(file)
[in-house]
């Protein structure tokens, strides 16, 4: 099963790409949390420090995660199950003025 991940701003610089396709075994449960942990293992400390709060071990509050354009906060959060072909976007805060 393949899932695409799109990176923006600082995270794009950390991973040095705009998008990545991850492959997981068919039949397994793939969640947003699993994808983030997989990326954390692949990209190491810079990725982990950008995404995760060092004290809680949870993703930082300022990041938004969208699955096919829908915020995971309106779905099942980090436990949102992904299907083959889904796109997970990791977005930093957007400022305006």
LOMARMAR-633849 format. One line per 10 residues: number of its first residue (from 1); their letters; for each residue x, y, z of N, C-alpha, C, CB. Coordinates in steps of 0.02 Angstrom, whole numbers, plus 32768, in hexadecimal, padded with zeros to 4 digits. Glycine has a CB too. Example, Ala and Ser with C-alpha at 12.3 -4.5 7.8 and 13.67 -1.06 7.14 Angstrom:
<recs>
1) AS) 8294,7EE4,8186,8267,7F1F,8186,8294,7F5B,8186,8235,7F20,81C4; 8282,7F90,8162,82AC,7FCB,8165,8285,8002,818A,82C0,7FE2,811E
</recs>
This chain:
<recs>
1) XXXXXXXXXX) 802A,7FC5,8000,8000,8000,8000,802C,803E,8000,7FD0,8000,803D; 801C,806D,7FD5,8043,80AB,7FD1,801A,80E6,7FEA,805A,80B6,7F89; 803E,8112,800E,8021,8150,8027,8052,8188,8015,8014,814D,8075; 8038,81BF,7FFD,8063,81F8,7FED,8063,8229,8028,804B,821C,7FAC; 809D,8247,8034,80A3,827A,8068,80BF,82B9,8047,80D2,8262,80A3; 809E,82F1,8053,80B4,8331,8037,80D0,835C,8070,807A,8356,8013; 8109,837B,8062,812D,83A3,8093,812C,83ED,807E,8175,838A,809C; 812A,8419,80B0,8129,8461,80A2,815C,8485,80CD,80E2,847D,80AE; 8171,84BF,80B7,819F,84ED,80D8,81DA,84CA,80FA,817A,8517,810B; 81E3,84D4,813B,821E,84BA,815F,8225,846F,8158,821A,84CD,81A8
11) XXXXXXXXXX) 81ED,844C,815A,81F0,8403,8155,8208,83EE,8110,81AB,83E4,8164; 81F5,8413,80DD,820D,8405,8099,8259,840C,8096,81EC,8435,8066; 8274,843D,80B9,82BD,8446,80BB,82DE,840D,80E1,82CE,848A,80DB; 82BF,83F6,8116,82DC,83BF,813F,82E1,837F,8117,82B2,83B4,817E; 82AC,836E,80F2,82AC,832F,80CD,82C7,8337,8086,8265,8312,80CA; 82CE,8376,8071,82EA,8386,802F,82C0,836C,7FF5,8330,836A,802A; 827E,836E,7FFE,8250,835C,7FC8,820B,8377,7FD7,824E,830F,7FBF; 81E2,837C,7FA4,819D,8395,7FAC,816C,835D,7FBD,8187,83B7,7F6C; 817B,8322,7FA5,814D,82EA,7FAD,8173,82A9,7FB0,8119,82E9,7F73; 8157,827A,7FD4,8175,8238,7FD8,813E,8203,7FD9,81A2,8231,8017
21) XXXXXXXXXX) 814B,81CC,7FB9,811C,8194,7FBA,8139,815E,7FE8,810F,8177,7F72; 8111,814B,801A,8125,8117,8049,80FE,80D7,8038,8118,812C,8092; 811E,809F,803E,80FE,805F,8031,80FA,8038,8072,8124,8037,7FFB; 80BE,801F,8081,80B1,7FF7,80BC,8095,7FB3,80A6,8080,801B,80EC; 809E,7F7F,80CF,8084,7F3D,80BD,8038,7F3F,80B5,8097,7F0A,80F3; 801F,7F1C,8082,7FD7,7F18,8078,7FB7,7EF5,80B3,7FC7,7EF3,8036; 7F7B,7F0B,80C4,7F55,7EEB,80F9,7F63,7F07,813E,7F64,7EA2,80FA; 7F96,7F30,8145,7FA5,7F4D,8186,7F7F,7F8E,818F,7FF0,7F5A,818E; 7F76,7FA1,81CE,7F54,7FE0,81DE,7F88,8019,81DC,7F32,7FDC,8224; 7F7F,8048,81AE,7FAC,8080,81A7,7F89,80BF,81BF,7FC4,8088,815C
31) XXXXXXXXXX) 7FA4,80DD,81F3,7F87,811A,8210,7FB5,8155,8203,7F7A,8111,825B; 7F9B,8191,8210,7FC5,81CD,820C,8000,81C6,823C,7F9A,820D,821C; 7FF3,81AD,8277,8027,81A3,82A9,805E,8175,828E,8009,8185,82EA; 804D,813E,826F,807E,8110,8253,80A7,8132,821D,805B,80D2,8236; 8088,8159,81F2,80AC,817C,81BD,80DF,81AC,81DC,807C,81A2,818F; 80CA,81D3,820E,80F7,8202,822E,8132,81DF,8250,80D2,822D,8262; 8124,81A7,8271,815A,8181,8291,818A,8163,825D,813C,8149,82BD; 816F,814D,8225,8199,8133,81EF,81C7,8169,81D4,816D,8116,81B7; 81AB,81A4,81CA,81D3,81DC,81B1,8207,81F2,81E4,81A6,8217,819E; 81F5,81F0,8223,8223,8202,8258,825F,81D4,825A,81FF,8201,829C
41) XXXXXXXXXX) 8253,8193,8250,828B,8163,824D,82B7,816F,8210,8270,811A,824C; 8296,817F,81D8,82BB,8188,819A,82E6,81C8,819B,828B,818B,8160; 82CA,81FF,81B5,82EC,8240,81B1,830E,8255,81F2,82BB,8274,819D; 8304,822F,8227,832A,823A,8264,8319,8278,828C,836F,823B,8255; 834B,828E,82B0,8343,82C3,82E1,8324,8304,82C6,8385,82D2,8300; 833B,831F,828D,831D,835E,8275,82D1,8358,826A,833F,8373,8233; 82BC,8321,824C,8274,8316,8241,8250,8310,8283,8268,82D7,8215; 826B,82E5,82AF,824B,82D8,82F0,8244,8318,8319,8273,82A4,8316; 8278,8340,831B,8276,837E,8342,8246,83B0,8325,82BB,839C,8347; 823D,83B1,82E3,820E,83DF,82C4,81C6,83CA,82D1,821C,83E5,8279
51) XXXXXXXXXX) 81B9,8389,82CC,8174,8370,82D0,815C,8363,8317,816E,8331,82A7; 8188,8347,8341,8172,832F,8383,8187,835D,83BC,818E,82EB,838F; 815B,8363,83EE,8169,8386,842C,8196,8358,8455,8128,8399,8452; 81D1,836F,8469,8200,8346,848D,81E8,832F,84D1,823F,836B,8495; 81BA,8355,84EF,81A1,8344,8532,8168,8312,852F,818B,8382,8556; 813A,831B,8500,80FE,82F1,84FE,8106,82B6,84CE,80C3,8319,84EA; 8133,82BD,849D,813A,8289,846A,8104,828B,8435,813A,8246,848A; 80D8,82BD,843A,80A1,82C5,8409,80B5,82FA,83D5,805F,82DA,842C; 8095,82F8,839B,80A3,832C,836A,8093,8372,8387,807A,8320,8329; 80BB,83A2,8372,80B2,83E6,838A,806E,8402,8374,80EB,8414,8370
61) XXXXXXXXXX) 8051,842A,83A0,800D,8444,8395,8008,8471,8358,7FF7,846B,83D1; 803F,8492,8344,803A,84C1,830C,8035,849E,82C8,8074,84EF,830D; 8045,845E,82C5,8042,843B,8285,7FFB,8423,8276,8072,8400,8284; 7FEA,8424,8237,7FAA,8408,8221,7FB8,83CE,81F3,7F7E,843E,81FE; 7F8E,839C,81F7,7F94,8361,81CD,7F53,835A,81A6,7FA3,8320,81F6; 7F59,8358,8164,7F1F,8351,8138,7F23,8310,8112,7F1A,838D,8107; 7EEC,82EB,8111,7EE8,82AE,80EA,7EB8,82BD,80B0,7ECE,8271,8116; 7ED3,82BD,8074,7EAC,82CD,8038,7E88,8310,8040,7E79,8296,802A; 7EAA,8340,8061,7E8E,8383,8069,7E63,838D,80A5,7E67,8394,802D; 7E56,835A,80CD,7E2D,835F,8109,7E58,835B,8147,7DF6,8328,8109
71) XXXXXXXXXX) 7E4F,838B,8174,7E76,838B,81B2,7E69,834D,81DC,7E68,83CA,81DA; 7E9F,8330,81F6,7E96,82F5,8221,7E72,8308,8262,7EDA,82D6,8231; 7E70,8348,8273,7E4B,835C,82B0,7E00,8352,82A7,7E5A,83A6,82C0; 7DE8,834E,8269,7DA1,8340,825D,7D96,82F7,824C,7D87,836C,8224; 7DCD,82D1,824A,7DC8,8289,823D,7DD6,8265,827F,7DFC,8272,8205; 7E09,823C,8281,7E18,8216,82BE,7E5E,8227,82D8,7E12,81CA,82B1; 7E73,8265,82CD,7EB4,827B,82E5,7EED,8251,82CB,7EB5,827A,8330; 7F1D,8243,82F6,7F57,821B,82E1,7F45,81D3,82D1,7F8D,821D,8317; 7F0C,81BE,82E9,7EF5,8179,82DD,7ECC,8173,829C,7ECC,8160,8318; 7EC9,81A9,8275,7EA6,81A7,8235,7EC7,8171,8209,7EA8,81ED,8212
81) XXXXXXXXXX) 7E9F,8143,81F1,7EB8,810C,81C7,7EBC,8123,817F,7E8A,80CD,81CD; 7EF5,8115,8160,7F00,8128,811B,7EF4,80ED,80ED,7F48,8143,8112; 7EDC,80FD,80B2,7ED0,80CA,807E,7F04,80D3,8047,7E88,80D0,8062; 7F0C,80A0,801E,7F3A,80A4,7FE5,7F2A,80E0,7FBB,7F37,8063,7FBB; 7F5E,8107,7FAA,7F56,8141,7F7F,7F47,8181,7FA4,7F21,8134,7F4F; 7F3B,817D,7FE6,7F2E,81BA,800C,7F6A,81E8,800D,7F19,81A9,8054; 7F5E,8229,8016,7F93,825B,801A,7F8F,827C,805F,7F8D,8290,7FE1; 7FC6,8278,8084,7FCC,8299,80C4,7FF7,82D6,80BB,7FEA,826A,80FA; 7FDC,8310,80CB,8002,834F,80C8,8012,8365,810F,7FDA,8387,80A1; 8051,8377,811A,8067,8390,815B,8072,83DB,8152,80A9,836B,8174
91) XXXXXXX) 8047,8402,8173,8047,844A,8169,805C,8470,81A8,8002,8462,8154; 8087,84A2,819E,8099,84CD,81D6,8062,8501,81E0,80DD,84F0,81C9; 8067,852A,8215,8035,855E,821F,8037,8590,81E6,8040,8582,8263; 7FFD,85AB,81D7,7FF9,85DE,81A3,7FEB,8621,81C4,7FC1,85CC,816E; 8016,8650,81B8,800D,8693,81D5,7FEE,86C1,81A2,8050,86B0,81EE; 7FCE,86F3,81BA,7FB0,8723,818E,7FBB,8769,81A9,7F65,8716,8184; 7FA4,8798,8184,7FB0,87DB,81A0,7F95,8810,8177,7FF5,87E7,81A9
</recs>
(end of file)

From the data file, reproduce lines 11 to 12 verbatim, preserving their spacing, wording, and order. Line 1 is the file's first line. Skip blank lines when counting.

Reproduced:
21) XXXXXXXXXX) 814B,81CC,7FB9,811C,8194,7FBA,8139,815E,7FE8,810F,8177,7F72; 8111,814B,801A,8125,8117,8049,80FE,80D7,8038,8118,812C,8092; 811E,809F,803E,80FE,805F,8031,80FA,8038,8072,8124,8037,7FFB; 80BE,801F,8081,80B1,7FF7,80BC,8095,7FB3,80A6,8080,801B,80EC; 809E,7F7F,80CF,8084,7F3D,80BD,8038,7F3F,80B5,8097,7F0A,80F3; 801F,7F1C,8082,7FD7,7F18,8078,7FB7,7EF5,80B3,7FC7,7EF3,8036; 7F7B,7F0B,80C4,7F55,7EEB,80F9,7F63,7F07,813E,7F64,7EA2,80FA; 7F96,7F30,8145,7FA5,7F4D,8186,7F7F,7F8E,818F,7FF0,7F5A,818E; 7F76,7FA1,81CE,7F54,7FE0,81DE,7F88,8019,81DC,7F32,7FDC,8224; 7F7F,8048,81AE,7FAC,8080,81A7,7F89,80BF,81BF,7FC4,8088,815C
31) XXXXXXXXXX) 7FA4,80DD,81F3,7F87,811A,8210,7FB5,8155,8203,7F7A,8111,825B; 7F9B,8191,8210,7FC5,81CD,820C,8000,81C6,823C,7F9A,820D,821C; 7FF3,81AD,8277,8027,81A3,82A9,805E,8175,828E,8009,8185,82EA; 804D,813E,826F,807E,8110,8253,80A7,8132,821D,805B,80D2,8236; 8088,8159,81F2,80AC,817C,81BD,80DF,81AC,81DC,807C,81A2,818F; 80CA,81D3,820E,80F7,8202,822E,8132,81DF,8250,80D2,822D,8262; 8124,81A7,8271,815A,8181,8291,818A,8163,825D,813C,8149,82BD; 816F,814D,8225,8199,8133,81EF,81C7,8169,81D4,816D,8116,81B7; 81AB,81A4,81CA,81D3,81DC,81B1,8207,81F2,81E4,81A6,8217,819E; 81F5,81F0,8223,8223,8202,8258,825F,81D4,825A,81FF,8201,829C